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The Psychology of the Integral Society

Foreword Review

With America’s education system in a state of disrepair—as evidenced in 2010′s critically acclaimed documentary Waiting for Superman—it’s clear that significant change is required in order for conditions to improve.

One radical plan comes from Dr. Michael Laitman, the founder and president of the Bnei Baruch Kabbalah Education & Research Institute. According to him, education must be tailored to the concept of a society where every aspect of the world is connected. Those who understand that and go along will survive. “The adults are still in a transition phase, while the children are already ripe for it,” Laitman writes.

This book is structured as a series of conversations between Laitman and co-author Ulianov, a professor of psychology at Aesthetic Education Institute in Moscow. Ulianov asks the questions and Laitman provides the answers, which illuminate his philosophy and the steps instructors, parents, and students can take. Though the material gets a little dense—after all, we are talking about rebuilding society—readers will leave with some significant matters to consider.

Laitman proposes a complete overhaul regarding how kids are currently prepared for the adult world. According to him, children need to build a relationship with real life, instead of just sitting behind a desk from ages six to eighteen—when they’re suddenly expected to be on their own. Students should also be exposed to life’s negative aspects, with examples such as touring prisons and rehabilitation centers, which will steer them toward an early adulthood with more perspective. That bit is essential, since Laitman advises that students start college at age thirteen. “A child has to be taught to self-develop, to observe himself and others, and how to communicate with others,” the author explains. “But the most important thing is to teach him to understand the world he lives in. A person has to understand his essence and his goal in life.”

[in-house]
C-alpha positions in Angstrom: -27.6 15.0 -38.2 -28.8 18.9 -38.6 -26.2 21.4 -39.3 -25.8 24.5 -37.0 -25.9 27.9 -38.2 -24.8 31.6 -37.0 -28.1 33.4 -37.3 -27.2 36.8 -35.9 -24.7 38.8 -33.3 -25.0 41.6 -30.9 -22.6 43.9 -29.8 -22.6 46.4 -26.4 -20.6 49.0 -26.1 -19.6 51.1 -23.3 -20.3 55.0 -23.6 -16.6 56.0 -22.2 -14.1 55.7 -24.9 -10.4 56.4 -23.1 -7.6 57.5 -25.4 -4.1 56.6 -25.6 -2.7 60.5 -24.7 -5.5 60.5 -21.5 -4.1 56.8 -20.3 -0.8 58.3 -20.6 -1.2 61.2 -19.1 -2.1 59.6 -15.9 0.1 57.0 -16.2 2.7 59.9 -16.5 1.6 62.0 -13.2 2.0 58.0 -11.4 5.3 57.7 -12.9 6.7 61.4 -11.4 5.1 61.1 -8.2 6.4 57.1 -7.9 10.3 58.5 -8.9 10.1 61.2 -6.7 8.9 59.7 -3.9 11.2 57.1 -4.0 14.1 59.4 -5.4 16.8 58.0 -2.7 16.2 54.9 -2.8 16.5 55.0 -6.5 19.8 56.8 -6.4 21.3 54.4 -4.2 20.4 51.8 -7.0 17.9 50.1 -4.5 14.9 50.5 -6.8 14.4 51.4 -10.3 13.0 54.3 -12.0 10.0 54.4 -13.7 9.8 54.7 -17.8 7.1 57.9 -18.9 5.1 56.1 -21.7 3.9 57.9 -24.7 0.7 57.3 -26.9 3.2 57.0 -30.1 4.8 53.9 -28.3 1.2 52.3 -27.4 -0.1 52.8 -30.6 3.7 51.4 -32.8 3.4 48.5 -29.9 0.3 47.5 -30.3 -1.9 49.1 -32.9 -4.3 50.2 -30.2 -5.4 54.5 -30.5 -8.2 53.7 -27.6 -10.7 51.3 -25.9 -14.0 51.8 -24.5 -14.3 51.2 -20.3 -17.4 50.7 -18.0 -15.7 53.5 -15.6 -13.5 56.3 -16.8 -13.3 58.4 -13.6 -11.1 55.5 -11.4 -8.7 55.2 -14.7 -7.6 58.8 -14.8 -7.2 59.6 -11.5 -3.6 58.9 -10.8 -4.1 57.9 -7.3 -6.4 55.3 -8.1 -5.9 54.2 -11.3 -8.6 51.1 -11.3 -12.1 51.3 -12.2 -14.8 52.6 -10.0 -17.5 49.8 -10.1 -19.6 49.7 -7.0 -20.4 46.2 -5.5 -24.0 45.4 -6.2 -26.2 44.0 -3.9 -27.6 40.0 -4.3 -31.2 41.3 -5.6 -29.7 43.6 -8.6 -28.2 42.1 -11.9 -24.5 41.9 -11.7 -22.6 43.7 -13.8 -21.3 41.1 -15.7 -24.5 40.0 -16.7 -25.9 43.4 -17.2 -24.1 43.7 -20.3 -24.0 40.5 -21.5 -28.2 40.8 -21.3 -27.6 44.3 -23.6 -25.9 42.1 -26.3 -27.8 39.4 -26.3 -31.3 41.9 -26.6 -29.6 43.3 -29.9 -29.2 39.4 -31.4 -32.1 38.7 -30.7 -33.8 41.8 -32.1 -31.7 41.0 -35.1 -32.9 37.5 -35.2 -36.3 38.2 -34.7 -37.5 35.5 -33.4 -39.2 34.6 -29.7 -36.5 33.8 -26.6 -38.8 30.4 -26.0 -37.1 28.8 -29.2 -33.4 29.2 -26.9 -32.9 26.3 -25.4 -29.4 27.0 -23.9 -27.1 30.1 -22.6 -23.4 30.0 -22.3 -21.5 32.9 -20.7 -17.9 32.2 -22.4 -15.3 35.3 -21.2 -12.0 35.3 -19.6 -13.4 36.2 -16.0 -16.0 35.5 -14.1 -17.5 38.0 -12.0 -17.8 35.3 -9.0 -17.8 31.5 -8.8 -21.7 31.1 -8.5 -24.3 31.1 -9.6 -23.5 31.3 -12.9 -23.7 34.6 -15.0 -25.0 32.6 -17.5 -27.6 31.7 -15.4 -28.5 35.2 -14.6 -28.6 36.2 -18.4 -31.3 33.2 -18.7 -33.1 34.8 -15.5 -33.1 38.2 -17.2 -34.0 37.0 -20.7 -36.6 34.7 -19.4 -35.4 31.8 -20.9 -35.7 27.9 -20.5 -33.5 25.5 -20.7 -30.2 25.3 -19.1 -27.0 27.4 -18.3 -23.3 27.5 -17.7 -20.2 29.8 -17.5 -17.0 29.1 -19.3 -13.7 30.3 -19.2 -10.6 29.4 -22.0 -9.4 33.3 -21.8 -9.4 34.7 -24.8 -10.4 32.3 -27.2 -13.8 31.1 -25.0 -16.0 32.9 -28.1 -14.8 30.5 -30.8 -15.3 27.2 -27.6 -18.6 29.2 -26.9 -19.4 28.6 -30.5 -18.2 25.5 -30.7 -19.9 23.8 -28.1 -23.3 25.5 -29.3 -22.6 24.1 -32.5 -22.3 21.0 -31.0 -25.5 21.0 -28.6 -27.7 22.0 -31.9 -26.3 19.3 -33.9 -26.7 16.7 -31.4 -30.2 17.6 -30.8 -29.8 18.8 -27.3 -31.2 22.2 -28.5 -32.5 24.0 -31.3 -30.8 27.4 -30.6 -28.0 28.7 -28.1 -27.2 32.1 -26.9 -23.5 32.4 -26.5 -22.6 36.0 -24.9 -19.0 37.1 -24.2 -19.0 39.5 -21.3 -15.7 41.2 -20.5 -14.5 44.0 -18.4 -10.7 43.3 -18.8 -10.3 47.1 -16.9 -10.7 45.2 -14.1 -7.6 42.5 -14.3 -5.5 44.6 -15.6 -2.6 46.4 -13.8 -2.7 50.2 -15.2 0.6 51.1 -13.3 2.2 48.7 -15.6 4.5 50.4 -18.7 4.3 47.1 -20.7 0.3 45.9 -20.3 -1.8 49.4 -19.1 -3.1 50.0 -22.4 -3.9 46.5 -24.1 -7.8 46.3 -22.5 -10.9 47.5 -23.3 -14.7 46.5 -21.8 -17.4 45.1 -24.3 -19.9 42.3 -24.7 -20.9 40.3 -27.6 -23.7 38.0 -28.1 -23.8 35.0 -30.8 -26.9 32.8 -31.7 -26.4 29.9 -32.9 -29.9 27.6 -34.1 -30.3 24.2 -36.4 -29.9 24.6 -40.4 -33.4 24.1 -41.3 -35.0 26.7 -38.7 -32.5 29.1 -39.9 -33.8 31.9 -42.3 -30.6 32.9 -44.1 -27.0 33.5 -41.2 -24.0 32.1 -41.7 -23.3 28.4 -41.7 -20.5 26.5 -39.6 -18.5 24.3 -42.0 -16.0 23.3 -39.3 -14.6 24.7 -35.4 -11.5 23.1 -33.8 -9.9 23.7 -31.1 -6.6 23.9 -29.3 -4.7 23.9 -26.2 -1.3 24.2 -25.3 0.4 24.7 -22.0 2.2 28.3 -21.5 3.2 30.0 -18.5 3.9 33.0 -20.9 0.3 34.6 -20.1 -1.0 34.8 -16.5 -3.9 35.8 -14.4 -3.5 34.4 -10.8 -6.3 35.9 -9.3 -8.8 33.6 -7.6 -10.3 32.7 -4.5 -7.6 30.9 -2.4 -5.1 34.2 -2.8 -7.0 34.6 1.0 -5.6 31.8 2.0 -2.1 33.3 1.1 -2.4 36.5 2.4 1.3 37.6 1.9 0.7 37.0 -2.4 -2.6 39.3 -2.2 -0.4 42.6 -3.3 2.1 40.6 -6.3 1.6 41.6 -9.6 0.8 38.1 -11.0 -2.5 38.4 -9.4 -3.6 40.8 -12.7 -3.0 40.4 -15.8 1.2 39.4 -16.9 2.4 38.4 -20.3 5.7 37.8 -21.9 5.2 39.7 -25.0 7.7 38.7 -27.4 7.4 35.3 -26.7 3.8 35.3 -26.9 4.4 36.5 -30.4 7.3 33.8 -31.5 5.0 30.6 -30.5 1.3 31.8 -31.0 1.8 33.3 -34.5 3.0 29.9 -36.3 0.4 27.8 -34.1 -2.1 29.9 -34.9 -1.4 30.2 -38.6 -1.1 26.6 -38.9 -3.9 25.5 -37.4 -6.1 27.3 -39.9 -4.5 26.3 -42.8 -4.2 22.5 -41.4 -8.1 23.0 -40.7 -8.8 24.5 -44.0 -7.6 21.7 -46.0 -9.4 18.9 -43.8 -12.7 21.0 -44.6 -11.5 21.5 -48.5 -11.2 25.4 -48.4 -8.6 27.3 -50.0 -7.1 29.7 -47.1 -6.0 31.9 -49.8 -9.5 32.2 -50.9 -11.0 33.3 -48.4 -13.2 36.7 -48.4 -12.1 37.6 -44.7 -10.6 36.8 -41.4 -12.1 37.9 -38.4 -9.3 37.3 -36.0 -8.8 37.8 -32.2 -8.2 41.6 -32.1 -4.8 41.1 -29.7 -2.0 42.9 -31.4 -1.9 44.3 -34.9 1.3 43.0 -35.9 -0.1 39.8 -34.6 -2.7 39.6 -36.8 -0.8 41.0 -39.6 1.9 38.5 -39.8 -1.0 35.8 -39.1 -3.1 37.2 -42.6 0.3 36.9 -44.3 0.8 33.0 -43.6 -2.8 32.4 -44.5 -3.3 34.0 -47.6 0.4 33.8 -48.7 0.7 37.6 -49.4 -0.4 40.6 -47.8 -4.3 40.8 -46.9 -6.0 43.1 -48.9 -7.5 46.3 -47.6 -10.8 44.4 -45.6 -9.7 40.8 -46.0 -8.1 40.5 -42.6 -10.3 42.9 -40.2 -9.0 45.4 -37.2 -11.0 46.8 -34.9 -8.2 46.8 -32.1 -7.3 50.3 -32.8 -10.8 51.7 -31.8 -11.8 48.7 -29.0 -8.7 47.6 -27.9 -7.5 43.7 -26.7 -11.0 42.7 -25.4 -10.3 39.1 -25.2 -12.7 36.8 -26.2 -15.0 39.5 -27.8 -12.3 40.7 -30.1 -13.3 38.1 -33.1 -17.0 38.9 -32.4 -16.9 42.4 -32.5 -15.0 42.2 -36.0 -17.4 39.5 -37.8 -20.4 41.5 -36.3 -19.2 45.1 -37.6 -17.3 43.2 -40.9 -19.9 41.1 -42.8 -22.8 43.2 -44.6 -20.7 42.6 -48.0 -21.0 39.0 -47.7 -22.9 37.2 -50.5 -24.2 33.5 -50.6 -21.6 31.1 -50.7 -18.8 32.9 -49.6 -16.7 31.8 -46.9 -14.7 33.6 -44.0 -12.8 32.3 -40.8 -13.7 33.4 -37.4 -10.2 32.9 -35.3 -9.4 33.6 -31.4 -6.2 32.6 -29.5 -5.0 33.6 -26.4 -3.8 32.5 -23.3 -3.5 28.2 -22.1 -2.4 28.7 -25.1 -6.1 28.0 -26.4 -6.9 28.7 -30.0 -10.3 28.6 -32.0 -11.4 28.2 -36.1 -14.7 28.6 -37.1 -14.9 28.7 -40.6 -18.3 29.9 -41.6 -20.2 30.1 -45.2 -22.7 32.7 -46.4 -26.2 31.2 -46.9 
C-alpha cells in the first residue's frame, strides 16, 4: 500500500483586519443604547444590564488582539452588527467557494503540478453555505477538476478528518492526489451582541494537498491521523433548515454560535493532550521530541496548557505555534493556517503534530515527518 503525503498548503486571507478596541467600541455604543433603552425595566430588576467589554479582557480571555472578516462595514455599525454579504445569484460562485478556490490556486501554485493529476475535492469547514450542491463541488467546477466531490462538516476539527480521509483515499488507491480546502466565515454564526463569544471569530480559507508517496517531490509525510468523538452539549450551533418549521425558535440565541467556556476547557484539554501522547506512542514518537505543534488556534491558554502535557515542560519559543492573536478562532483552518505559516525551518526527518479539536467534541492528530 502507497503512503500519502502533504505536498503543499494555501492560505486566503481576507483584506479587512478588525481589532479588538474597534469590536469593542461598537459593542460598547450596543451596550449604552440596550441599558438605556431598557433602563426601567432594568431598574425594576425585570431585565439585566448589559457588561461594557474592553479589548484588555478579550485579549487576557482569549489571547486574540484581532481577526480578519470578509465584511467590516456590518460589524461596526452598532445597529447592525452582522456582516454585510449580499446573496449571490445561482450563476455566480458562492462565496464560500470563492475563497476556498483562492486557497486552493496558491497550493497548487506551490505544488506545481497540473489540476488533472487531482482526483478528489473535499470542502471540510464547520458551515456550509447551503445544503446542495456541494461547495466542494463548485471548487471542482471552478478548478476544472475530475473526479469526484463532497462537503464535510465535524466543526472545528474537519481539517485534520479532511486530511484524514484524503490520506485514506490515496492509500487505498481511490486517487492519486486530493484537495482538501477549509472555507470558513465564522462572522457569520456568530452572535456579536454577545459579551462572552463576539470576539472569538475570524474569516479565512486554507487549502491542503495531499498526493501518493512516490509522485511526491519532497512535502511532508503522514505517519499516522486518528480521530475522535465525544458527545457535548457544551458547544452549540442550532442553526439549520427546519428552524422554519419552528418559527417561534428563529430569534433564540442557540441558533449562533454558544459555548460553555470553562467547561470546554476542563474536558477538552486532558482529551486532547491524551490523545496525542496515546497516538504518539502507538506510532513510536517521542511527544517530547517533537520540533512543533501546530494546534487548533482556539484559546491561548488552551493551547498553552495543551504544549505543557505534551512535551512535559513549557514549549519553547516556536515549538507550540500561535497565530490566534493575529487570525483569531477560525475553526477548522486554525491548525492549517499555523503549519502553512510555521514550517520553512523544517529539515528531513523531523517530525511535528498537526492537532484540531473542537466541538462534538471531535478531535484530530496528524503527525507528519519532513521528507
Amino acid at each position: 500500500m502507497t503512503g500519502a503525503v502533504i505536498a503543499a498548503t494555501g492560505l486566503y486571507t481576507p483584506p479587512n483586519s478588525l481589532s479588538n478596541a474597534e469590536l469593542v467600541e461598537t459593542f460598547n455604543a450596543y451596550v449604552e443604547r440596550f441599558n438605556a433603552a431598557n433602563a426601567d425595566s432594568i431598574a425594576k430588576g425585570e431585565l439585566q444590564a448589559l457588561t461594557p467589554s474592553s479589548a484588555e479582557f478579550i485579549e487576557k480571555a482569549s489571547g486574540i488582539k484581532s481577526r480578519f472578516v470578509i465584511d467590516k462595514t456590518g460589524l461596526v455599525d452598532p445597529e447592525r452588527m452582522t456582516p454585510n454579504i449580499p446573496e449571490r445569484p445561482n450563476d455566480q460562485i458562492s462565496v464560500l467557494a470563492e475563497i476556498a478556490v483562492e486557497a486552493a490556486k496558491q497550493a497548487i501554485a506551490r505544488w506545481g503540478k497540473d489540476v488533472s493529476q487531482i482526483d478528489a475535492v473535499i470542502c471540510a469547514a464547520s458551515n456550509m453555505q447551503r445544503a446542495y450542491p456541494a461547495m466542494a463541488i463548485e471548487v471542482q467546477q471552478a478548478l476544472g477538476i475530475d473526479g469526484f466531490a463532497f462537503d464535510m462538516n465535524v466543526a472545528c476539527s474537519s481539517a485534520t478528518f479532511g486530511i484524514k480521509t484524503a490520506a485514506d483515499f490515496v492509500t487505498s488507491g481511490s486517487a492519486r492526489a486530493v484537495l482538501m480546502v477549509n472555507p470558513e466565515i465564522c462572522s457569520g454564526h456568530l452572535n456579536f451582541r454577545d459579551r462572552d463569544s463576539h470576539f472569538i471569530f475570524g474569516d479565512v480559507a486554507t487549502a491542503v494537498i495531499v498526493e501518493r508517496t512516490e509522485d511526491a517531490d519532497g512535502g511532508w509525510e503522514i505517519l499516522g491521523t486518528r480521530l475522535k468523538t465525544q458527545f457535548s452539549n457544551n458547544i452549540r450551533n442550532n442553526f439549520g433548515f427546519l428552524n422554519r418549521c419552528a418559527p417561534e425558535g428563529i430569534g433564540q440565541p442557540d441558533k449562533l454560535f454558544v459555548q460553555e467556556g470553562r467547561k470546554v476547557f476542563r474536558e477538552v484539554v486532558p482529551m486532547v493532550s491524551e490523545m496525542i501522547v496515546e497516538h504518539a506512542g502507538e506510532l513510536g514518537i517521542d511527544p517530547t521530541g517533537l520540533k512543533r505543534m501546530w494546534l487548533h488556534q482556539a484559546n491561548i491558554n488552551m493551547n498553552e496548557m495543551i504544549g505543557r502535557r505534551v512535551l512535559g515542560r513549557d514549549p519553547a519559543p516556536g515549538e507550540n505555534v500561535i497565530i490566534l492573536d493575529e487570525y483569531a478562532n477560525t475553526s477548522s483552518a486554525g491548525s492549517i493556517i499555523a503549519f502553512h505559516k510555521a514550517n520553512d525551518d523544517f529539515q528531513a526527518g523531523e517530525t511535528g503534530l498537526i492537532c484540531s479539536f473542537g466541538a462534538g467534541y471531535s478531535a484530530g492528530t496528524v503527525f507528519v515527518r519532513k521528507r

It goes without saying that Laitman’s master plan will not satisfy everyone. However, what’s expressed in The Psychology of the Integral Society should also get people thinking about other possibilities. In solving any difficult problem, all perspectives need to be explored. As a society, we spend so much time competing and trying to get a leg up that the concept of simply working together sounds groundbreaking in itself—since Superman is still nowhere in sight.

Peter Croatto